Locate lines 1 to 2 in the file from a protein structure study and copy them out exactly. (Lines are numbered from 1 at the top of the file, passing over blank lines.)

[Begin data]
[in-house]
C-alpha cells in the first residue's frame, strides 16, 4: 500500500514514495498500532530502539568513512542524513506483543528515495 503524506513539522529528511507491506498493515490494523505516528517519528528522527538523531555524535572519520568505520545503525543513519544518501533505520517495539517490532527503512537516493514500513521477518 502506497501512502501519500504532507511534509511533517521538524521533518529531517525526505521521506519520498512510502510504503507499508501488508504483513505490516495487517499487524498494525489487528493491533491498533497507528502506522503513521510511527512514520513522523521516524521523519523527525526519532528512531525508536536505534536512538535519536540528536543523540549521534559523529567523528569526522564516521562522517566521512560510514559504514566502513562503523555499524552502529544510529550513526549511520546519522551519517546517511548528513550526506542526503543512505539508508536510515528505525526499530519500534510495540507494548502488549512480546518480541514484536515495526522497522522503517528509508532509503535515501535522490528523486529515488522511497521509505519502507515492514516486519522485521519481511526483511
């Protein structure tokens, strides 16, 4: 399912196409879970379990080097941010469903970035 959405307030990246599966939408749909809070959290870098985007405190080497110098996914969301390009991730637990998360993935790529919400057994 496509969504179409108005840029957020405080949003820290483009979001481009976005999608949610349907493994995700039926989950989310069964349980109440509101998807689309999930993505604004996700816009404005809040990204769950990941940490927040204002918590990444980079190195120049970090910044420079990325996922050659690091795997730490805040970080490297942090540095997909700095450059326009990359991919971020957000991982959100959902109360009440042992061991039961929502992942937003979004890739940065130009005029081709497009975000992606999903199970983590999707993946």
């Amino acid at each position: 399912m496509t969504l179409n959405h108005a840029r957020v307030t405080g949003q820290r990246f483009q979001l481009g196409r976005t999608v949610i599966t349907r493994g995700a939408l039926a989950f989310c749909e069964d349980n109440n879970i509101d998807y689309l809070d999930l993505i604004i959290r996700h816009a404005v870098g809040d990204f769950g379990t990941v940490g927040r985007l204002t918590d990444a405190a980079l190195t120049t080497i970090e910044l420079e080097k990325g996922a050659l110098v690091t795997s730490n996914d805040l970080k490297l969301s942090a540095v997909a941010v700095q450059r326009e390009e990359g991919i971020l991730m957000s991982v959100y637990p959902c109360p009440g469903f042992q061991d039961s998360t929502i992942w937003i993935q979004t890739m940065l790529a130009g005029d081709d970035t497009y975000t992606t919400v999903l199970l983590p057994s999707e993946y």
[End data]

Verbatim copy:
[in-house]
C-alpha cells in the first residue's frame, strides 16, 4: 500500500514514495498500532530502539568513512542524513506483543528515495 503524506513539522529528511507491506498493515490494523505516528517519528528522527538523531555524535572519520568505520545503525543513519544518501533505520517495539517490532527503512537516493514500513521477518 502506497501512502501519500504532507511534509511533517521538524521533518529531517525526505521521506519520498512510502510504503507499508501488508504483513505490516495487517499487524498494525489487528493491533491498533497507528502506522503513521510511527512514520513522523521516524521523519523527525526519532528512531525508536536505534536512538535519536540528536543523540549521534559523529567523528569526522564516521562522517566521512560510514559504514566502513562503523555499524552502529544510529550513526549511520546519522551519517546517511548528513550526506542526503543512505539508508536510515528505525526499530519500534510495540507494548502488549512480546518480541514484536515495526522497522522503517528509508532509503535515501535522490528523486529515488522511497521509505519502507515492514516486519522485521519481511526483511